January 14, 2013 — With the Consumer Electronics Show (CES) only just closed it’s interesting to see what dominated discussions. Crimson Hexagon’s social media analysis platform, ForSight, monitored social media conversations surrounding CES, by analysing Twitter and Facebook posts throughout the event.
The findings for CES analysed 108,595 social media posts, Crimson Hexagon’s ForSight found that car-related technologies were most prominent in the social media analysis, generating almost a third (29%) of the conversation: This 29% of ‘car conversations’ included:
* 18% of conversations talking about driverless and automated cars, such as Google’s automated car that drove 300,000 miles with no accidents, as well as Toyota and Audi
* 11% talked about apps and accessories for cars, such as Garmin’s K2 ‘glass cockpit’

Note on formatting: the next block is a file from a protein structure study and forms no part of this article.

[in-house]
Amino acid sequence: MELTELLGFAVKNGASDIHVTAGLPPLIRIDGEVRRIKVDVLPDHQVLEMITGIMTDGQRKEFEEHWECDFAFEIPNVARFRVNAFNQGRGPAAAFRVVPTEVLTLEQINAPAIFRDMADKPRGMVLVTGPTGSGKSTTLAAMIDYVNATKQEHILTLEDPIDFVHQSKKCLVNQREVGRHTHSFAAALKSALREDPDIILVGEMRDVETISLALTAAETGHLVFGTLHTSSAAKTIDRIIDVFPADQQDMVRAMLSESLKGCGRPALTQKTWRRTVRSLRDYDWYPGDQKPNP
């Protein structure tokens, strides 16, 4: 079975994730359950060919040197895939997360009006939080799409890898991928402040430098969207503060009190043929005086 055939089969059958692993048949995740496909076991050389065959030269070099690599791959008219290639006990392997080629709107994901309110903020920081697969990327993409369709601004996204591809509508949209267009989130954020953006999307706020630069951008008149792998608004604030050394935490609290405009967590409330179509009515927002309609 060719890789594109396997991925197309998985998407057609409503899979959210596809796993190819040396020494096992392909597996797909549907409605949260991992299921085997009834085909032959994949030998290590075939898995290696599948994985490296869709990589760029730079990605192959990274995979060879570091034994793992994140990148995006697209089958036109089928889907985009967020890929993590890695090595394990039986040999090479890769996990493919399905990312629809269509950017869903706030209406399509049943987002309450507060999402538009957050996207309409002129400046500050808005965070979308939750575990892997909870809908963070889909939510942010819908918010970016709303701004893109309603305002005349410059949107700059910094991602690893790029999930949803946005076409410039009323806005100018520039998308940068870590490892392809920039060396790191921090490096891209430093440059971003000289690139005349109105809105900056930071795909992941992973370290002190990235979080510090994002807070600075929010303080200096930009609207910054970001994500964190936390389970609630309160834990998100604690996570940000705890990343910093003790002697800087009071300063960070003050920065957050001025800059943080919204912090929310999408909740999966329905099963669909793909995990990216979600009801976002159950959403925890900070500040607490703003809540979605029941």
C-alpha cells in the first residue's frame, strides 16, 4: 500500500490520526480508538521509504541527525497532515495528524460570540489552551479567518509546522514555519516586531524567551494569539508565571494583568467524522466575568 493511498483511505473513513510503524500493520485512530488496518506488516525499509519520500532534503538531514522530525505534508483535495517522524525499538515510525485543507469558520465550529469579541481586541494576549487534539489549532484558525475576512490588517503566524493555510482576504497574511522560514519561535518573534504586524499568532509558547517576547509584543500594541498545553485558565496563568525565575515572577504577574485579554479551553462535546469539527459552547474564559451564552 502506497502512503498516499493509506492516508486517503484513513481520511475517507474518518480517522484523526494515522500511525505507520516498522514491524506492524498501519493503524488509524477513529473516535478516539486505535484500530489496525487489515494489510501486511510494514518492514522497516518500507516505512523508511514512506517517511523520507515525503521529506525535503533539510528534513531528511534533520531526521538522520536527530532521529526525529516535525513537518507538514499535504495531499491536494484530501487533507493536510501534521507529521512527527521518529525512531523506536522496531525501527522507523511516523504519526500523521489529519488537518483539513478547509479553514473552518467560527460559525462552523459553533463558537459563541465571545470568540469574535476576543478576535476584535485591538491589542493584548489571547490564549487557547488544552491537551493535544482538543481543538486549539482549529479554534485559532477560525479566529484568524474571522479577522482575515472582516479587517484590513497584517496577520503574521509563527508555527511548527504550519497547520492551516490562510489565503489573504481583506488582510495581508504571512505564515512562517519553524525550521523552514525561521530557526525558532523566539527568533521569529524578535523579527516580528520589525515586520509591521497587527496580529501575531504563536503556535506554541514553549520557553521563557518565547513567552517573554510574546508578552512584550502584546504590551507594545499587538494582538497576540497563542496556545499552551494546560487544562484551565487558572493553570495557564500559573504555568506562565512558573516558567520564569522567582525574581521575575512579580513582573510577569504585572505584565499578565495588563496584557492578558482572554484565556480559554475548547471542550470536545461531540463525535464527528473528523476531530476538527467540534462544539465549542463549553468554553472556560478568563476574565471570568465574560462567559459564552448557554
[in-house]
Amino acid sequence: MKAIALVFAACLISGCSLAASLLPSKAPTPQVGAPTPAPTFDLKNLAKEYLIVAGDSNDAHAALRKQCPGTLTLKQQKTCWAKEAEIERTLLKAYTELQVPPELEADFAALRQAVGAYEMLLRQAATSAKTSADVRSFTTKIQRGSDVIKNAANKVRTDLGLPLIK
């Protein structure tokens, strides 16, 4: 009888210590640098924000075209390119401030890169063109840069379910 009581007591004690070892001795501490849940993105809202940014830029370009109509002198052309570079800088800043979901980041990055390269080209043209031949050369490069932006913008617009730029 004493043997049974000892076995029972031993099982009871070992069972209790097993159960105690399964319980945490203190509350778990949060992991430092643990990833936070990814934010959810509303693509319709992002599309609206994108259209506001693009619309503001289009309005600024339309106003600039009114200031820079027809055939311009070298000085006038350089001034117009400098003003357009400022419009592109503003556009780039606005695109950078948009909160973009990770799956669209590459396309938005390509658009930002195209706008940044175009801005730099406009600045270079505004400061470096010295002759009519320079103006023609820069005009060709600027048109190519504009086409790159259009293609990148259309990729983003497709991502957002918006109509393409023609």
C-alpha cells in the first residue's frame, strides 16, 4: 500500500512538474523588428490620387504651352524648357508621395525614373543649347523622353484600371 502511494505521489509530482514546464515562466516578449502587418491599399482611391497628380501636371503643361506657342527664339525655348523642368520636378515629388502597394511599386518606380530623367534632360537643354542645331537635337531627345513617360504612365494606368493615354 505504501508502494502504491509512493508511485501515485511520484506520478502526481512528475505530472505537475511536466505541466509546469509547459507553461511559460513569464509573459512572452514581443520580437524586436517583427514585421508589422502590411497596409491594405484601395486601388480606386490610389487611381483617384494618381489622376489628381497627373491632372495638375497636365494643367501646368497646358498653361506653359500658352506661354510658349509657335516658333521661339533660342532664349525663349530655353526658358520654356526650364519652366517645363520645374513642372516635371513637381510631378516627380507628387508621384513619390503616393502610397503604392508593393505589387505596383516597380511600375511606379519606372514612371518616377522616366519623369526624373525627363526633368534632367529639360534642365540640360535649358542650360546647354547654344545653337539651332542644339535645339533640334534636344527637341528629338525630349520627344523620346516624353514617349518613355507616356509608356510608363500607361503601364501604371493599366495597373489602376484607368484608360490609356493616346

* 21% of the CES social media conversation was gaming-related, including:
* 12% of conversations specifically about NVIDIA, the creator of visual computing technology, and its Project Shield, an Android-powered gaming device
* 9% of social media conversations were about other gaming companies and technologies, referencing apps and products, such as the Roccat Ryos mechanical keyboard
* Mobile phones generated 12% of CES social media conversation
* And tablets generated 11%.
Despite its reputation for gigantic TVs, CES social media conversations about TVs were statistically low or irrelevant compared to other conversations.
Crimson Hexagon, founded in 2007, provides analysis software that delivers business intelligence from social media data for global corporations. The ForSight platform has 175 billion posts in its database, and analyses around 300 million tweets per day.
Powered by patented technology developed at Harvard University’s Institute for Quantitative Social Science, the Crimson Hexagon ForSight™ platform delivers Big Data analysis capabilities for a variety of large-scale data sources. Clients include Microsoft, Paramount Pictures, Starbucks, Simon & Schuster, Twitter, and the United Nations.